Movie review in the Friday the 13th Oregonian....
In an age of increasingly bland, formulaic rom-coms that seem to star the same three actresses, "Bridesmaids" is almost a revelation.
"Bridesmaids" is a semi-romantic comedy, produced by Judd Apatow and directed by Paul Feig, in which an ensemble of women get to play characters as full-bodied, hard-R raunchy and screwed-up as the men in, say, Apatow's "Knocked Up" and "The 40 Year Old Virgin." At no point does "Bridesmaids" star Jennifer Aniston, Kate Hudson or Katherine Heigl. At no point does any character have a fantasy publishing career in New York. At no point is any character punished for focusing on her career instead of dithering about boys.
Of course, none of the above matters if the movie isn't funny. And while it's uneven in a couple of key areas, "Bridesmaids" is frequently very funny -- playing like an entire film populated by the Wacky Best Friends in other, lesser comedies.
This includes the lead character, Annie (Kristen Wiig, who also co-wrote). Annie made the mistake of starting a gourmet bakery with her boyfriend in Milwaukee, Wisconsin during the recession. It failed. She lost the boyfriend. Now she works as a jewelry-store clerk, shares an apartment with two creepily infantile British siblings, frets about money, and has meaningless sex with a self-involved jackass (Jon Hamm).
Annie's sole emotional support is her easygoing best friend Lillian (Maya Rudolph). And when Lillian announces that she's engaged and names Annie as her maid of honor -- forcing Annie to worry about Lillian's well-being instead of whining about her own -- the sudden loss of her support system sends Annie on a downward spiral. The tailspin is accelerated by Lillian's new friend and fellow bridesmaid Helen (Rose Byrne), a gorgeous upper-middle-class stepmom who serially undermines Annie to gain control of the wedding and Lillian's affections.
An Irish cop (Chris O'Dowd) provides Annie some emotional relief. The remaining bridesmaids -- a "stone-cold pack of weirdoes" that includes a cynical housewife (Wendi McLendon-Covey), a Disney-obsessed newlywed (Ellie Kemper), and the sex-and-violence-obsessed sister of the groom (Melissa McCarthy) -- provide us with comic relief.
As you may have gathered from the last few paragraphs, "Bridesmaids" follows the lead of other Apatow productions and finds much of its comedy in pain, horrifying awkwardness and the difficult work that goes into building and maintaining relationships. If you liked this in "Knocked Up," you'll probably like it here. Feig (who created "Freaks and Geeks" with Apatow) takes standard wedding rituals -- the bridal shower, the bachelorette party, the dress-fitting -- and lets each of them fly off the rails during long, digressive, occasionally disgusting set pieces in which he's clearly given his cast plenty of room to improvise. His cast rises to the challenge, especially McCarthy, who tears into her wild-woman role like a police K-9 gnawing a fugitive's arm. (She's a mini-revelation all her own, given that her previous work includes far-less-unhinged turns in "Gilmore Girls" and "Mike & Molly.")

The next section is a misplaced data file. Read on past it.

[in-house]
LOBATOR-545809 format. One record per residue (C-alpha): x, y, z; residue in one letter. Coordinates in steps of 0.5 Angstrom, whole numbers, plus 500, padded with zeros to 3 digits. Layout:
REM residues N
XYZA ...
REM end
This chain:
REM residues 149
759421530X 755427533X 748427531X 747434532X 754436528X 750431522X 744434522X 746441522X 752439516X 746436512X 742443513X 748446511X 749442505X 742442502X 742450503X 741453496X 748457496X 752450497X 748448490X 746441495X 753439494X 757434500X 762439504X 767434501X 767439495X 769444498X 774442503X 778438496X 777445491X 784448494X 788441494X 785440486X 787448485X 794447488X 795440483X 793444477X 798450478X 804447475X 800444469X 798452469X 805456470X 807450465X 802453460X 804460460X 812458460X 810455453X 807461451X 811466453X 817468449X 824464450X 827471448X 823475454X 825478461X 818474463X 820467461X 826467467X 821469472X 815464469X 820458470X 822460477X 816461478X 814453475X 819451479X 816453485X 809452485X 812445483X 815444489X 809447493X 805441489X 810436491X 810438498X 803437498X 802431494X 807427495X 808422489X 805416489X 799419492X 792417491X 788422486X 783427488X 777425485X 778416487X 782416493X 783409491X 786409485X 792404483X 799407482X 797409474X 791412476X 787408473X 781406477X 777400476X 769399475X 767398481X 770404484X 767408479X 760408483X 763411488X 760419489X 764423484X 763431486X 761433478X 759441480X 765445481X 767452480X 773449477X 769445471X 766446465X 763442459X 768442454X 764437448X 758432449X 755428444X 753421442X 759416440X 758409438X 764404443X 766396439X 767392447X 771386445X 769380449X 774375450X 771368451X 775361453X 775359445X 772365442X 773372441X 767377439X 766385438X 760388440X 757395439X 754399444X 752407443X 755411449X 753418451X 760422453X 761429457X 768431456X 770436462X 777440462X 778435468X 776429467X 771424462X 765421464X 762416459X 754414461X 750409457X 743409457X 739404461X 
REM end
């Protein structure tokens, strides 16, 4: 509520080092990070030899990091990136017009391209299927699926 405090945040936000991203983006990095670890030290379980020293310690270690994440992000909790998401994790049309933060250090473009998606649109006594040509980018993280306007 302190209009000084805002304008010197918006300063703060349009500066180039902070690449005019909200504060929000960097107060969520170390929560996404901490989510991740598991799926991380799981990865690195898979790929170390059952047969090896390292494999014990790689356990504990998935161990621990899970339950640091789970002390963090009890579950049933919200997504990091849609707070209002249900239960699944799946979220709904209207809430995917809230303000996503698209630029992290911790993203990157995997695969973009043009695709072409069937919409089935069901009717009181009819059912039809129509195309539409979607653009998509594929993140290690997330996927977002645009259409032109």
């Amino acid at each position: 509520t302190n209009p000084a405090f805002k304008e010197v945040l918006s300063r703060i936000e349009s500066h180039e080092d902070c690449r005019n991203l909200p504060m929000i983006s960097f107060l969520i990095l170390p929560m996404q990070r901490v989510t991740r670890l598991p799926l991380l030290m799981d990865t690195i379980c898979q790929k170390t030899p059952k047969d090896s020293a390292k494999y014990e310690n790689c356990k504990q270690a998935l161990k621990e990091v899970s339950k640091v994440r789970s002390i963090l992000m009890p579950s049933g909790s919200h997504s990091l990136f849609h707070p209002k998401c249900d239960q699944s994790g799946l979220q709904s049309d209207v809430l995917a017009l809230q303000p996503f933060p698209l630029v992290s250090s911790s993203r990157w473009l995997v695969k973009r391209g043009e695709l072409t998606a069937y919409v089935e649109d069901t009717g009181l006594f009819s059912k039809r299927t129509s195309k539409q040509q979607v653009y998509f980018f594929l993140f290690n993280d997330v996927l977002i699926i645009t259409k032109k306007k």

If I have beefs with this often-laugh-out-loud movie, they're mostly minor, and they're mostly the same beefs I have with Apatow's best work. Like "40-Year-Old Virgin," "Bridesmaids" doesn't quite seem to know how to end. Like "Knocked Up" and some of Apatow's collaborations with director Adam McKay, "Bridesmaids" feels just slightly overlong. I also wish I could have seen more of Wiig and Rudolph's hugely likeable, laid-back buddy relationship at the beginning of the movie. More crucially, I wish Wiig spent the entire movie giving the same performance.
In her best moments, Wiig is vulnerable and natural and sad and even angry in a way I hadn't quite seen from her before. She finds laughs while tapping into a human, wounded place, and it's a thrilling departure from her "SNL" stylings. But during some of the comic set pieces -- especially during a heavily medicated airplane ride and an engagement-party toast in which Annie and Helen try and one-up each other -- Wiig seems to lapse into her clipped-voice sketch-comedy mode. Don't get me wrong: It made me laugh (especially when Annie gets some embarrassingly false courage from a bad mix of pills and Scotch), but it also made me feel a little like I was watching Wiig in two slightly different movies.
(125 min., rated R) Grade: B
'Bridesmaids' (The Oregonian, Friday, May 13, 2011)